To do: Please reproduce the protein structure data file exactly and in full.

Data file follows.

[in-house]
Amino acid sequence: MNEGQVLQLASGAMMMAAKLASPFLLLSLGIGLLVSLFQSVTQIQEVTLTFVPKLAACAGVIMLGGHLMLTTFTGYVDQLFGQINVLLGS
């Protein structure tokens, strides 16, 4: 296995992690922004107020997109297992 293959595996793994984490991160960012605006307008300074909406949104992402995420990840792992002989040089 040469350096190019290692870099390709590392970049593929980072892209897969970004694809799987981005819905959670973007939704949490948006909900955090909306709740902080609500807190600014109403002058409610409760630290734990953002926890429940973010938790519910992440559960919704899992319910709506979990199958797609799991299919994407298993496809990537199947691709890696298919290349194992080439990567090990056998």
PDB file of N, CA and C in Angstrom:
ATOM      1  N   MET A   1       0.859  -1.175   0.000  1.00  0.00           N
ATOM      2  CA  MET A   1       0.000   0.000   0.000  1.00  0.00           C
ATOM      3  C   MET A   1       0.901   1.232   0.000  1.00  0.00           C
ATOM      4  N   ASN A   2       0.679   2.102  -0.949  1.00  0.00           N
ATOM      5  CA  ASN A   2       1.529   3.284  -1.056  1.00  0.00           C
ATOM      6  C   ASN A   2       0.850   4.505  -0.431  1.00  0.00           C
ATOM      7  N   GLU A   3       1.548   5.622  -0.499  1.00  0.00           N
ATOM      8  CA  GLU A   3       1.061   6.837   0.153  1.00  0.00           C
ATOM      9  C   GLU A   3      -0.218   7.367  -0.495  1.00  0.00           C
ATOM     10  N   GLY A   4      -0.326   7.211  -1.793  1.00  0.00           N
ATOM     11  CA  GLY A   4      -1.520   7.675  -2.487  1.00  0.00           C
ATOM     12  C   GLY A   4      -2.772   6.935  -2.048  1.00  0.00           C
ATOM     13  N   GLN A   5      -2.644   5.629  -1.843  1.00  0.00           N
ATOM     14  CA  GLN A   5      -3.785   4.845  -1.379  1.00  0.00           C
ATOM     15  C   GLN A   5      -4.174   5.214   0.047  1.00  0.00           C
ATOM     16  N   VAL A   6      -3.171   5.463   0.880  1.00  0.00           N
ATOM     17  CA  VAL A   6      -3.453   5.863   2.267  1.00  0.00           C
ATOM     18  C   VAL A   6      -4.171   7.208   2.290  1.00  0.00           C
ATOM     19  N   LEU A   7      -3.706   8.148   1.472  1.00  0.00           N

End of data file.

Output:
[in-house]
Amino acid sequence: MNEGQVLQLASGAMMMAAKLASPFLLLSLGIGLLVSLFQSVTQIQEVTLTFVPKLAACAGVIMLGGHLMLTTFTGYVDQLFGQINVLLGS
């Protein structure tokens, strides 16, 4: 296995992690922004107020997109297992 293959595996793994984490991160960012605006307008300074909406949104992402995420990840792992002989040089 040469350096190019290692870099390709590392970049593929980072892209897969970004694809799987981005819905959670973007939704949490948006909900955090909306709740902080609500807190600014109403002058409610409760630290734990953002926890429940973010938790519910992440559960919704899992319910709506979990199958797609799991299919994407298993496809990537199947691709890696298919290349194992080439990567090990056998």
PDB file of N, CA and C in Angstrom:
ATOM      1  N   MET A   1       0.859  -1.175   0.000  1.00  0.00           N
ATOM      2  CA  MET A   1       0.000   0.000   0.000  1.00  0.00           C
ATOM      3  C   MET A   1       0.901   1.232   0.000  1.00  0.00           C
ATOM      4  N   ASN A   2       0.679   2.102  -0.949  1.00  0.00           N
ATOM      5  CA  ASN A   2       1.529   3.284  -1.056  1.00  0.00           C
ATOM      6  C   ASN A   2       0.850   4.505  -0.431  1.00  0.00           C
ATOM      7  N   GLU A   3       1.548   5.622  -0.499  1.00  0.00           N
ATOM      8  CA  GLU A   3       1.061   6.837   0.153  1.00  0.00           C
ATOM      9  C   GLU A   3      -0.218   7.367  -0.495  1.00  0.00           C
ATOM     10  N   GLY A   4      -0.326   7.211  -1.793  1.00  0.00           N
ATOM     11  CA  GLY A   4      -1.520   7.675  -2.487  1.00  0.00           C
ATOM     12  C   GLY A   4      -2.772   6.935  -2.048  1.00  0.00           C
ATOM     13  N   GLN A   5      -2.644   5.629  -1.843  1.00  0.00           N
ATOM     14  CA  GLN A   5      -3.785   4.845  -1.379  1.00  0.00           C
ATOM     15  C   GLN A   5      -4.174   5.214   0.047  1.00  0.00           C
ATOM     16  N   VAL A   6      -3.171   5.463   0.880  1.00  0.00           N
ATOM     17  CA  VAL A   6      -3.453   5.863   2.267  1.00  0.00           C
ATOM     18  C   VAL A   6      -4.171   7.208   2.290  1.00  0.00           C
ATOM     19  N   LEU A   7      -3.706   8.148   1.472  1.00  0.00           N